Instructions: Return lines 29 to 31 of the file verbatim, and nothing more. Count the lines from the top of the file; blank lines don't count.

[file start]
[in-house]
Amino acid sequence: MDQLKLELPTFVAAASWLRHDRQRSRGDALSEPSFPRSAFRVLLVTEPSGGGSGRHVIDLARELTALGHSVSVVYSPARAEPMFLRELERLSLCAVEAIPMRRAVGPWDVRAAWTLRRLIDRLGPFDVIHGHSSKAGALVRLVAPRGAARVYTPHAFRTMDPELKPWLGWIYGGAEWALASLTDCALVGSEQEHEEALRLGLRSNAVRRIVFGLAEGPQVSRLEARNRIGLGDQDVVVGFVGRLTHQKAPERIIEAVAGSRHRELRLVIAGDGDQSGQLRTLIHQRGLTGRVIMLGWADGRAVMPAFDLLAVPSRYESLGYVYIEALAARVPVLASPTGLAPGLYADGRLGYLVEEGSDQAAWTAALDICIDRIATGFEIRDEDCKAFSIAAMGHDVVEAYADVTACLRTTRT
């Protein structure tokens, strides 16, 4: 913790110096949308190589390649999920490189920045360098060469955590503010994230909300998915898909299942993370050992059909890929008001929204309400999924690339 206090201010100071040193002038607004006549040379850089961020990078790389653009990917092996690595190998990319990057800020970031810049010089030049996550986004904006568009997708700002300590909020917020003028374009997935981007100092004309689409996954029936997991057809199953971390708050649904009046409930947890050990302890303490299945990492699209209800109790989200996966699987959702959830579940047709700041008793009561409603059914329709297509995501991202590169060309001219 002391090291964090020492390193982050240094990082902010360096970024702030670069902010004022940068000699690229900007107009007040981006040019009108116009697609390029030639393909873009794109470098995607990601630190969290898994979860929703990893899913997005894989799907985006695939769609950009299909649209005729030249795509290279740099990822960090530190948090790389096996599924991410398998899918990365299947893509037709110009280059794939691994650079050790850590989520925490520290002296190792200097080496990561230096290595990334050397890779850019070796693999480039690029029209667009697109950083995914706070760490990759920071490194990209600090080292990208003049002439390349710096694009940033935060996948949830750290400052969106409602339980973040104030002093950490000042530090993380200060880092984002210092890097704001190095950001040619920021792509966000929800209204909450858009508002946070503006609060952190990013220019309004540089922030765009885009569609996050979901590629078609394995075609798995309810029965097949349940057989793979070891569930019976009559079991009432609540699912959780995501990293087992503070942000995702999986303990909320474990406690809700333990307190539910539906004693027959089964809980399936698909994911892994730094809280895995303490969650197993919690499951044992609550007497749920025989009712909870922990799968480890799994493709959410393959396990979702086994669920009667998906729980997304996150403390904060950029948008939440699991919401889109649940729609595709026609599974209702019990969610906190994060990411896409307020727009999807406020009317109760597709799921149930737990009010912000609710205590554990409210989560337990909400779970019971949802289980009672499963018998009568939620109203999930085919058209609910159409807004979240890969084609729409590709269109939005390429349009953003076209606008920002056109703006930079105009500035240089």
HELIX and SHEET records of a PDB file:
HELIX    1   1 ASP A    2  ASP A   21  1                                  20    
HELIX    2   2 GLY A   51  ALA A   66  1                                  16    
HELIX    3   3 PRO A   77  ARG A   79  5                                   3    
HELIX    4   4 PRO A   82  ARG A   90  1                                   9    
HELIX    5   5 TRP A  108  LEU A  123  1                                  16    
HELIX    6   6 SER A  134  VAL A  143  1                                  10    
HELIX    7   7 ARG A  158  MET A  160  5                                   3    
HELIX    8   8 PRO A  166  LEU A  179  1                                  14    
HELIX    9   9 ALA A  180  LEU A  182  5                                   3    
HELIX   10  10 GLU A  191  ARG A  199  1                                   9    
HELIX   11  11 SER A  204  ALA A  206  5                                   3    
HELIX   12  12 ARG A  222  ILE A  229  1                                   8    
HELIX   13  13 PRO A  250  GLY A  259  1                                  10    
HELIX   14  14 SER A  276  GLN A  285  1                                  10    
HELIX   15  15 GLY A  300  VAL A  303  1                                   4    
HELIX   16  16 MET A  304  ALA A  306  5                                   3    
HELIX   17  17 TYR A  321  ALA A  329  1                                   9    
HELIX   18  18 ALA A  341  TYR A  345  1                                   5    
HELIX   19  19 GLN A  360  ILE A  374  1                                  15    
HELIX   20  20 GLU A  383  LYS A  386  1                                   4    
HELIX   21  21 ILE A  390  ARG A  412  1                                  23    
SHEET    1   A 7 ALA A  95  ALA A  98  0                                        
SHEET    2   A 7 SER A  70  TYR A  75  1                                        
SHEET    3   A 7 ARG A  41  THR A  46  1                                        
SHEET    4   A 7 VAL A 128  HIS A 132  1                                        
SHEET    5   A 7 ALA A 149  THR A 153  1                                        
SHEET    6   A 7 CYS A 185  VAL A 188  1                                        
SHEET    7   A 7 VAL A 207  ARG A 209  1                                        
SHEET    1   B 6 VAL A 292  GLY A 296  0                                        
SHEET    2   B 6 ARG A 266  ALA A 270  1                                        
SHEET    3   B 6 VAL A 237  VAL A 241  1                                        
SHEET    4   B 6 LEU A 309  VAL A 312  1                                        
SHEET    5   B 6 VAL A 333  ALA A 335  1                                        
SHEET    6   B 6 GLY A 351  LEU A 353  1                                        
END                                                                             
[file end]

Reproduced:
SHEET    4   A 7 VAL A 128  HIS A 132  1                                        
SHEET    5   A 7 ALA A 149  THR A 153  1                                        
SHEET    6   A 7 CYS A 185  VAL A 188  1                                        